To crack down on evasion, China’s taxation authorities should thoroughly investigate these livestreaming businesses and introduce targeted provisions where necessary.
Giam Meng Tuck, commentator, in Lianhe Zaobao (December 19, 2021)
Summary by Alan Yang Gregory (Photo credit: Facebook)
Singapore’s Internal Security Department (ISD) issued a statement announcing the release of Yeo Jun Wei (also known as Dickson Yeo), a 40-year-old Singaporean doctoral student at the Lee Kuan Yew School of Public Policy, who was previously detained for spying. Yeo was arrested in the United States for recruiting American soldiers and officials, hiring them to write reports, and forwarding these to the Chinese intelligence service. In July 2020, he pleaded guilty in a US court to a crime of illegally serving as a foreign agent and was sentenced to 14 months in prison.
Bilahari Kausikan, Singapore’s former permanent secretary at the Ministry of Foreign Affairs, has reminded Singaporeans to learn from the case and not to be naïve towards issues relating to international relations, stating that the “mutual collection of intelligence” was the norm. While this was not the first high profile incident, the Yeo Jun Wei case has its own unique features.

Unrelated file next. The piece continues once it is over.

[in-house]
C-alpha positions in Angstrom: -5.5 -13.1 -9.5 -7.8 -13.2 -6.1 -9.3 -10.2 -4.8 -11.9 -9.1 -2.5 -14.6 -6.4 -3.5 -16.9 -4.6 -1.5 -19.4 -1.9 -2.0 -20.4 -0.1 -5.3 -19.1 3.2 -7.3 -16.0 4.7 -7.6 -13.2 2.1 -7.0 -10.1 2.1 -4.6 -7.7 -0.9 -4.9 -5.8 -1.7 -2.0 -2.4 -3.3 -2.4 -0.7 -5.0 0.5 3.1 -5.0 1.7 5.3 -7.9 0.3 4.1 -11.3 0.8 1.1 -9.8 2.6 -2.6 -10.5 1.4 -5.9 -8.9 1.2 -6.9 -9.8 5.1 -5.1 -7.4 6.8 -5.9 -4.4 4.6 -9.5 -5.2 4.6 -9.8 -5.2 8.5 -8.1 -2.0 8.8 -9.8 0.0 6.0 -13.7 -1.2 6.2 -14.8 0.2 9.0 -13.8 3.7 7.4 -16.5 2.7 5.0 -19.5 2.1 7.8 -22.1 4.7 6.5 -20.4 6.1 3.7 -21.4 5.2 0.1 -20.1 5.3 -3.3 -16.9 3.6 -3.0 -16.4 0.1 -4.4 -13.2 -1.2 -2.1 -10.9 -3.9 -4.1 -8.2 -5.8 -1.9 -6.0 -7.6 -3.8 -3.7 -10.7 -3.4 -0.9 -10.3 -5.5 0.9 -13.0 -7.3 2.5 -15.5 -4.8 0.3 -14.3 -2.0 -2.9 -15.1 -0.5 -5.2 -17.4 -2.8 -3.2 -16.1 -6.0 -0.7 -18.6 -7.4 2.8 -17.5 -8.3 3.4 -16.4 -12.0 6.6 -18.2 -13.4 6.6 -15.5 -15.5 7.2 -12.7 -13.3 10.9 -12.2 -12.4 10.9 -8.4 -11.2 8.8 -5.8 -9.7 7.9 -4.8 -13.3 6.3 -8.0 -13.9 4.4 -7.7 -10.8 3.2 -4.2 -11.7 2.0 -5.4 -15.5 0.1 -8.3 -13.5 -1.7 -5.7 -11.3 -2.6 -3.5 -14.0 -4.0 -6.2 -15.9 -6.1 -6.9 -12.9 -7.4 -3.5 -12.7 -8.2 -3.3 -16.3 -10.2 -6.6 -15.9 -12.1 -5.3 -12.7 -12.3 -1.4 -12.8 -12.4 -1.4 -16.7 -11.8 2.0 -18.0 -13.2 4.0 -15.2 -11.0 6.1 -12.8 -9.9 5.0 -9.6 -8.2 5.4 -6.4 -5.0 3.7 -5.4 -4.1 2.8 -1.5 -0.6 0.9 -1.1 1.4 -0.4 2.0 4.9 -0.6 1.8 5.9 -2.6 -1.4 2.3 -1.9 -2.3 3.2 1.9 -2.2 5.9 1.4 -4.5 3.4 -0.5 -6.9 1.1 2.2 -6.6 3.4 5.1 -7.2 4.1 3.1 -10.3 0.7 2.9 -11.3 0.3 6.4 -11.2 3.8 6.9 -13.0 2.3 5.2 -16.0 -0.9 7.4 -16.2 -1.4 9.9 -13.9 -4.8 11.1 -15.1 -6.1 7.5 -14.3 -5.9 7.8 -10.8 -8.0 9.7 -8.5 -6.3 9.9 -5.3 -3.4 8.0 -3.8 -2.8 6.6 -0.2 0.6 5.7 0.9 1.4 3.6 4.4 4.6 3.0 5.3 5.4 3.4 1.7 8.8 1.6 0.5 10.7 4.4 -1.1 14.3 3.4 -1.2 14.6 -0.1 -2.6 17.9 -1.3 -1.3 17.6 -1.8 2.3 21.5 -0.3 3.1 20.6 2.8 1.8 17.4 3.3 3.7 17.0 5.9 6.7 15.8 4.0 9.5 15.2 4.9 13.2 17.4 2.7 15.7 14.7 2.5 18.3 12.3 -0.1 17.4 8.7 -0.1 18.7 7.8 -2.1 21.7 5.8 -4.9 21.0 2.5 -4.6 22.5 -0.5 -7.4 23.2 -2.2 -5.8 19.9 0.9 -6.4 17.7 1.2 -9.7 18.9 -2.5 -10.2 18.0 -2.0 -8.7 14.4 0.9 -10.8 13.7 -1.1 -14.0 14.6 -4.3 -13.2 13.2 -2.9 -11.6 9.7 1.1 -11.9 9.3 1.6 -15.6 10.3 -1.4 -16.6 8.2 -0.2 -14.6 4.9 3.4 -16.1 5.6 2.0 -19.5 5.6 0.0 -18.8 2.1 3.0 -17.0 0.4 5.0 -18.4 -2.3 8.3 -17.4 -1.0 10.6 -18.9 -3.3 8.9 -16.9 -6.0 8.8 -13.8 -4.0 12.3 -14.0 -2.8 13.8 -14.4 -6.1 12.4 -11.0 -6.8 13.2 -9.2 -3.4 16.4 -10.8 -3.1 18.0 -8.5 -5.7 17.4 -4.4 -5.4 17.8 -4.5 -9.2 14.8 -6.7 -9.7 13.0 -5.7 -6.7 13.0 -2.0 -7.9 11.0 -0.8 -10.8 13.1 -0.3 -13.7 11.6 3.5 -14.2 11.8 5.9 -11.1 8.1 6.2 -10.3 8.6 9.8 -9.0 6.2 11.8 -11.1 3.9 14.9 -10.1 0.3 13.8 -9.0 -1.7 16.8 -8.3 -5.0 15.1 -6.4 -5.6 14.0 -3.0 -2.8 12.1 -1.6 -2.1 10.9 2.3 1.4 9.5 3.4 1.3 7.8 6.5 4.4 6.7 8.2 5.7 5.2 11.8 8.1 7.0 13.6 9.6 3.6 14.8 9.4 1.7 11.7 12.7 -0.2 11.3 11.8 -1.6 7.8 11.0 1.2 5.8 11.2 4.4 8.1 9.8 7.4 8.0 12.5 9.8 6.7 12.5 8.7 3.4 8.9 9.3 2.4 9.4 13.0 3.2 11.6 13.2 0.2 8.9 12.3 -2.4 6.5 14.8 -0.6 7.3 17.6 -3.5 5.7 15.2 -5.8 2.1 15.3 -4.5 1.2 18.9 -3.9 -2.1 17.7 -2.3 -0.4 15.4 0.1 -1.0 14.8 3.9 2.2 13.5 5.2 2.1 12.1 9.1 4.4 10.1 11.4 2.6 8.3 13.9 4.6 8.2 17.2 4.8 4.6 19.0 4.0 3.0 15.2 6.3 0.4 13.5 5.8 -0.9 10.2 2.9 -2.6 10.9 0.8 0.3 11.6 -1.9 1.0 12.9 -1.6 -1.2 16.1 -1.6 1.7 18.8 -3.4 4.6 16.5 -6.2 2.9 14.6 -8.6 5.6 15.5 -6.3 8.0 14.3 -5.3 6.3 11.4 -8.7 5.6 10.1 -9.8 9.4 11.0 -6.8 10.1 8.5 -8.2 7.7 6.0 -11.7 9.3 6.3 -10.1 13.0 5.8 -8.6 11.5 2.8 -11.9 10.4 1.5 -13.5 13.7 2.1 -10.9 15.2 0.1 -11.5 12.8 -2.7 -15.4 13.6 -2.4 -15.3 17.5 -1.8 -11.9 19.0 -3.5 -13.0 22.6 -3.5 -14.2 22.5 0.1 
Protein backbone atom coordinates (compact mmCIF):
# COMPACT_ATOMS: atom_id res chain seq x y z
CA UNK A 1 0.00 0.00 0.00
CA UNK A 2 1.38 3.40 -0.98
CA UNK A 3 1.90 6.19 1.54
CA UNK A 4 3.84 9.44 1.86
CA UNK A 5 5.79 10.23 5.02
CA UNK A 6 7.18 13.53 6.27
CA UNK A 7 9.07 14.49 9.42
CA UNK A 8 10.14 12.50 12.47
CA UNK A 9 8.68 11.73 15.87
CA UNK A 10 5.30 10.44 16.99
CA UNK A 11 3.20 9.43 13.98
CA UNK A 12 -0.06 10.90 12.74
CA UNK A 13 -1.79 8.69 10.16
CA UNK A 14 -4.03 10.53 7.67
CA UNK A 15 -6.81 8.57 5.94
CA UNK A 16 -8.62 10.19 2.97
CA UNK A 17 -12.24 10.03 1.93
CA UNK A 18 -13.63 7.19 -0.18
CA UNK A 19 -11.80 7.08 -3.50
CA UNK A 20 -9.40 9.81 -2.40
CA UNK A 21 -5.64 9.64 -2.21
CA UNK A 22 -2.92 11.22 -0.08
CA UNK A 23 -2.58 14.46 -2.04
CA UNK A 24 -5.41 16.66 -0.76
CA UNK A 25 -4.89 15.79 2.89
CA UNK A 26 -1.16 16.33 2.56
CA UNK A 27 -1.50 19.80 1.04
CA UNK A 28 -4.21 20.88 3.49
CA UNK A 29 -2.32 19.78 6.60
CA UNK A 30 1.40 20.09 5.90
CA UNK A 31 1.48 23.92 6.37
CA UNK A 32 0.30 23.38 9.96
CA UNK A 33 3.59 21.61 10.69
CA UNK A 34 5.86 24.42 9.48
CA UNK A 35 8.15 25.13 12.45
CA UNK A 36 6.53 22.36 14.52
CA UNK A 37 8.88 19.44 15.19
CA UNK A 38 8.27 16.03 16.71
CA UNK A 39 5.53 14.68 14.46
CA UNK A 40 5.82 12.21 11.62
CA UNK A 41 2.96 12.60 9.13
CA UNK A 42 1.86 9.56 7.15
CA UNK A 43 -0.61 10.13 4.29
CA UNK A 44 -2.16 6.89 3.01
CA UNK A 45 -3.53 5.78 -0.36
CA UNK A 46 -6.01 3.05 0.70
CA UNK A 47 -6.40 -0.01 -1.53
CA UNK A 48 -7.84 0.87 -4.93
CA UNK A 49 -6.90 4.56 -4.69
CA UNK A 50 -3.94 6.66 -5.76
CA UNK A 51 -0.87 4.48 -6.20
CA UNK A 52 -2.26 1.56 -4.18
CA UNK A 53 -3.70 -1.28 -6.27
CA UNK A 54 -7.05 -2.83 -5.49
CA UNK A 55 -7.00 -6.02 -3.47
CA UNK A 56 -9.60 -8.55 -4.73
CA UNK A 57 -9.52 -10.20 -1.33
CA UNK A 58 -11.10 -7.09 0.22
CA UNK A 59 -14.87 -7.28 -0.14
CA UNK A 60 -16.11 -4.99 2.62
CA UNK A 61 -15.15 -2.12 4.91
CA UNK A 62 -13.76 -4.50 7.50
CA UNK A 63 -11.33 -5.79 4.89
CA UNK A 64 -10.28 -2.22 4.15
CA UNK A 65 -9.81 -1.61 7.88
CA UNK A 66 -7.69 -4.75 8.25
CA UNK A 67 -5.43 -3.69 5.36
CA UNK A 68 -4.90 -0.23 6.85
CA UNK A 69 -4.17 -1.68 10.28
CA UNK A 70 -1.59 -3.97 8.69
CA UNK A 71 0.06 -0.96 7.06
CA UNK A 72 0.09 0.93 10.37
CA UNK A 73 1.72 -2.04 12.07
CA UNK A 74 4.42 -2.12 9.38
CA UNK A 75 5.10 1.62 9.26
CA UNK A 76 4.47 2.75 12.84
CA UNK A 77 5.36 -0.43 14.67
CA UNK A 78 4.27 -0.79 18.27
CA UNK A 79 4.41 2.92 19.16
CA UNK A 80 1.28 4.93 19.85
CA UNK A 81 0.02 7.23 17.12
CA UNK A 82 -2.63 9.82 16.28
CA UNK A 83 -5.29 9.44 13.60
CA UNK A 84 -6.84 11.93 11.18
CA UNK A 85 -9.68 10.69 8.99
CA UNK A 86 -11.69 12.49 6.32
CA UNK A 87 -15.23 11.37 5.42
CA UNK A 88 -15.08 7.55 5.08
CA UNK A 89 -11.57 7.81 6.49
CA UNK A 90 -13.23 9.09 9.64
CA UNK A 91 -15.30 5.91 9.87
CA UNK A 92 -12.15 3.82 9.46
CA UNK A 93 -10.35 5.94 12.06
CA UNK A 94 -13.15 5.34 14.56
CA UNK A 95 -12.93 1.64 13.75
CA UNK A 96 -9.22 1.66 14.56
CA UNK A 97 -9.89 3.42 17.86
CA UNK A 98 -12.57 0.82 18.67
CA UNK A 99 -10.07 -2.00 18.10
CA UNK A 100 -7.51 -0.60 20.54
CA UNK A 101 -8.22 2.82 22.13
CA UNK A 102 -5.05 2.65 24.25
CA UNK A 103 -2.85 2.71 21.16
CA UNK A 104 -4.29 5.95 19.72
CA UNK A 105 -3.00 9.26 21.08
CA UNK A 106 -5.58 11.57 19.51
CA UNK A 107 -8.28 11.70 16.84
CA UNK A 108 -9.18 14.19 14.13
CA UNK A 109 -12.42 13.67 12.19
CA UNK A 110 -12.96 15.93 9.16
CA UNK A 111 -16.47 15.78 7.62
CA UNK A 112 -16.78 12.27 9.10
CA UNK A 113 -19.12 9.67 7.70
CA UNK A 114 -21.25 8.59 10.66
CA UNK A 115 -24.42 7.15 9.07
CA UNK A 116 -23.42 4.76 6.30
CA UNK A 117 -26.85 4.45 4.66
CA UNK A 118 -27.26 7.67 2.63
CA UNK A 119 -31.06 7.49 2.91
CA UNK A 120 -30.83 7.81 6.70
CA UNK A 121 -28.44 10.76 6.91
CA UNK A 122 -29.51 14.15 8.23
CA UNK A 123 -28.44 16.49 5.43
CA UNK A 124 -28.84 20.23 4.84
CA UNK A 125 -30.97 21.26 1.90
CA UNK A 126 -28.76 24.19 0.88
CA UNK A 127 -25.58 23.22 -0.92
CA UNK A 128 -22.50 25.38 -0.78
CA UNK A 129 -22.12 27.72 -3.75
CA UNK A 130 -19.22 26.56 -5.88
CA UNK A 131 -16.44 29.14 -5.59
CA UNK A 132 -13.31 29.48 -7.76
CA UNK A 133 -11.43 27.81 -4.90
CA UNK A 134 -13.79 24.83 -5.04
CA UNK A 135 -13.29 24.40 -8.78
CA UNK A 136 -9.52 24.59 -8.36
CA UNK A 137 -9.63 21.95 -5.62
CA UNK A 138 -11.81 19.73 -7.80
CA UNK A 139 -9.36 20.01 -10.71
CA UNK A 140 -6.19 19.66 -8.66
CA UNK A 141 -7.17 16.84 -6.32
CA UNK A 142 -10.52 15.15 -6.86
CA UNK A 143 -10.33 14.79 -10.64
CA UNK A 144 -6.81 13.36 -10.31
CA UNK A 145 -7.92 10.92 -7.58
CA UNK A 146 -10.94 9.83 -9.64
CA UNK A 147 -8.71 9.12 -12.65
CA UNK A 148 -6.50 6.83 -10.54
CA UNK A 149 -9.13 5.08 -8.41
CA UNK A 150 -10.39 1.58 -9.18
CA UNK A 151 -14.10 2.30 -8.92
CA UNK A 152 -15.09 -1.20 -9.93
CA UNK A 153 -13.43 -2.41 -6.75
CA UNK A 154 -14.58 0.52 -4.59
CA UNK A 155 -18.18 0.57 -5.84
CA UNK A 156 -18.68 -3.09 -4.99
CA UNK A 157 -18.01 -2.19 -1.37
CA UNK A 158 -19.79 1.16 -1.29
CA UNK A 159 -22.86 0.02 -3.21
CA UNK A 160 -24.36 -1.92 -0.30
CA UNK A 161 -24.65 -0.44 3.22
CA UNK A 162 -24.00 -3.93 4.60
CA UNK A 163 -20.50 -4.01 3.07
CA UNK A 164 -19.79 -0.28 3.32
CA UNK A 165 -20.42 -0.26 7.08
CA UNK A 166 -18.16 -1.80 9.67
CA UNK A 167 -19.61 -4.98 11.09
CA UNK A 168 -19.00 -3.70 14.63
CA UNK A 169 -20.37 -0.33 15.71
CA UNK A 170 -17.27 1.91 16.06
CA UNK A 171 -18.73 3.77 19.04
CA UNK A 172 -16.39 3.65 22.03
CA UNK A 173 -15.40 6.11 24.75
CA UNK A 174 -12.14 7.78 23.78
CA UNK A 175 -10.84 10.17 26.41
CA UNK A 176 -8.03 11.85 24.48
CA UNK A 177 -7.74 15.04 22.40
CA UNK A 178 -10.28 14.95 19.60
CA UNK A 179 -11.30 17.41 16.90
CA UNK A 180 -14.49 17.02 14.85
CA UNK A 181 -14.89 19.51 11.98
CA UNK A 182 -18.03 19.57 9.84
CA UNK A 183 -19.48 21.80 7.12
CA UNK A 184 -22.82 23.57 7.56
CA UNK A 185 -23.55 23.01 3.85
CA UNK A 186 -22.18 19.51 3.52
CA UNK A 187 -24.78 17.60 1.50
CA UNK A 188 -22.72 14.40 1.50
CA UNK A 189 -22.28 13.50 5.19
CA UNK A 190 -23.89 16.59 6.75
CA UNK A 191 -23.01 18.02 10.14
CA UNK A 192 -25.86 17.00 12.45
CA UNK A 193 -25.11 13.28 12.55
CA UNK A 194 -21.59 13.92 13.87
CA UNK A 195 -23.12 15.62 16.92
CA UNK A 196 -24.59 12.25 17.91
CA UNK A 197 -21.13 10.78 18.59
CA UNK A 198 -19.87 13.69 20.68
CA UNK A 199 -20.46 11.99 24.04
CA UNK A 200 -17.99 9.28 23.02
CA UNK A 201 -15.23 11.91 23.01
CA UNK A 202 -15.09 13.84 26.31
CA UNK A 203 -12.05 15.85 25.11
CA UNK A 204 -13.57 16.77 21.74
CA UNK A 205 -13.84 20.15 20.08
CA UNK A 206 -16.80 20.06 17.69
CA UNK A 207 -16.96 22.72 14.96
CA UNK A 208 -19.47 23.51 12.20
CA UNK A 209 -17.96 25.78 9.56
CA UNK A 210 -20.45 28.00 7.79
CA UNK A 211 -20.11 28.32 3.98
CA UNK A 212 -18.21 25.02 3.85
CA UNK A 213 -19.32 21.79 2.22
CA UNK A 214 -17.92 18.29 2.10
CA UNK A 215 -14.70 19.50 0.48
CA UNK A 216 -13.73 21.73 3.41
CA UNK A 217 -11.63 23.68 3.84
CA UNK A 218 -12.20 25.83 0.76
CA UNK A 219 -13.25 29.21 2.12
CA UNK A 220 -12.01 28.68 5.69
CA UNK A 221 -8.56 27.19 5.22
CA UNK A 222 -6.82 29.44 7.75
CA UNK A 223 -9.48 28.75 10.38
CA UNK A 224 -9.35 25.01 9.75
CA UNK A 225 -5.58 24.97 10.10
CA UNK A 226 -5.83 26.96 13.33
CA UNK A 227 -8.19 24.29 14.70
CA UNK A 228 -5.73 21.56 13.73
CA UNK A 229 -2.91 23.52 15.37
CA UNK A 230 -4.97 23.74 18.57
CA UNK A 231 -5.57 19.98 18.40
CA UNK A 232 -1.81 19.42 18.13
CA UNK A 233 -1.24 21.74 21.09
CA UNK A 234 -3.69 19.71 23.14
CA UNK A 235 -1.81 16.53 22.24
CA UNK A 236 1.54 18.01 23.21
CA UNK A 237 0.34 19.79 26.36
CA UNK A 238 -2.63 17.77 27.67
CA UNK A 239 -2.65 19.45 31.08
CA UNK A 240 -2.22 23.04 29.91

As he is a Singaporean, Yeo was deported to Singapore in December 2020 where he was arrested under the Internal Security Act. When Yeo pleaded guilty in the US, Singapore’s Ministry of Home Affairs stated that his activities did not pose a direct threat to Singapore.
Yet, Yeo’s case clearly demonstrates how such threats have become more pronounced due to social media, which has made it easier for foreign intelligence services to talent-spot, groom and cultivate potential agents, even from abroad. The case of Yeo Jun Wei should serve as a cautionary tale to all young, ambitious Singaporeans.